New FBI technology, including a sharper fingerprint identification system, is helping police resolve cold cases, such as the 1997 slaying of a teenage runaway from Chicago’s suburbs whose alleged killer was charged with the crime this month, reports the Chicago Tribune. The federal agency’s Next Generation Identification system sounds like the name of a futuristic crime show. In some ways, it resembles one, with cutting-edge advances rolled out over the past few years. Investigators credit the technology with helping to identify James Eaton, 36, of Palatine, Il., as a suspect in the rape and killing of Amber Creek, 14, whose remains were found in a remote Wisconsin area.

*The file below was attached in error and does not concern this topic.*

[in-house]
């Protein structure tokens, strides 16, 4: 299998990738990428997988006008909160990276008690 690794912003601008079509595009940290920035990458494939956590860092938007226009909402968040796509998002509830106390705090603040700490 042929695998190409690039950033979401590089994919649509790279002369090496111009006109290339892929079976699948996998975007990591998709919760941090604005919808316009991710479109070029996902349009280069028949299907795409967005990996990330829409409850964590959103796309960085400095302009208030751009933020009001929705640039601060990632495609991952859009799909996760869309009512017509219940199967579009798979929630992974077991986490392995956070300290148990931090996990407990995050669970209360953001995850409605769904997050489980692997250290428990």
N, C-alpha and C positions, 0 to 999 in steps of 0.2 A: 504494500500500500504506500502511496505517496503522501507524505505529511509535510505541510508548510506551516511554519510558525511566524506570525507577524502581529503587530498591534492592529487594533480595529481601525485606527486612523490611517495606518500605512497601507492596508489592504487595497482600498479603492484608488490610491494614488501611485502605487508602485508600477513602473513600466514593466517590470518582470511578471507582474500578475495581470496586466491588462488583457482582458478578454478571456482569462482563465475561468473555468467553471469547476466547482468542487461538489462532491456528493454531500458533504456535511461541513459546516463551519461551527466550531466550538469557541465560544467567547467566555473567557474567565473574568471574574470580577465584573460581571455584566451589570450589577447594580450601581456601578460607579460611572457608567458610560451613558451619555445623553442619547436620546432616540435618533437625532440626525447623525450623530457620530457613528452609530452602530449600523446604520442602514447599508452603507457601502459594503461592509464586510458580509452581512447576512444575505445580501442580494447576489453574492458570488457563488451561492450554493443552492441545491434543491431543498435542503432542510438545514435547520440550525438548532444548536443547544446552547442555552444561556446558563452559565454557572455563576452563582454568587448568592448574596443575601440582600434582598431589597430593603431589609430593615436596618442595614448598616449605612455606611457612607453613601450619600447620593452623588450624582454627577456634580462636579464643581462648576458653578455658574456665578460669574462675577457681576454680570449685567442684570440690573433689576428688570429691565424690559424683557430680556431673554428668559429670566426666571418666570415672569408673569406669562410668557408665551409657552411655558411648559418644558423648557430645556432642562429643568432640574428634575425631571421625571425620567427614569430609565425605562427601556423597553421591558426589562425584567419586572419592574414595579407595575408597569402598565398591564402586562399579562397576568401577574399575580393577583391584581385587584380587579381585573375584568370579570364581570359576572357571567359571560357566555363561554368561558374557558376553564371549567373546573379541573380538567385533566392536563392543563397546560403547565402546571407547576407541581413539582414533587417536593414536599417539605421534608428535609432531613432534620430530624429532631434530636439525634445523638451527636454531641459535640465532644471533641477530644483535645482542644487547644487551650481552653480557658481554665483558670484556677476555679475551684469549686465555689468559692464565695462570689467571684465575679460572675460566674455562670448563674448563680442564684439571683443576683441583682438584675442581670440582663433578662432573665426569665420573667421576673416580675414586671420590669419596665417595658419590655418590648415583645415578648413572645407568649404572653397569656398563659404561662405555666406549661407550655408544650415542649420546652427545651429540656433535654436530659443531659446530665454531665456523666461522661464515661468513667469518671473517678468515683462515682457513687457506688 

Eaton’s name had never come up as a potential suspect until this year, when his fingerprints were processed through the new system, which authorities say has a 99.6 percent matching accuracy rate. “We do have this newer technology out there and have seen great success,” said Meghan Jones of the Oklahoma State Bureau of Investigation. Last year, her office began running older crime scene fingerprints through the system — including the set found to match Eaton’s — as part of a cold case project. Some critics raise privacy concerns about the FBI’s efforts to enhance suspect and victim identification through iris scans, palm prints, facial features and voice data. Experts use mathematical equations to represent characteristics of fingerprints, allowing them to be searchable in a computer database.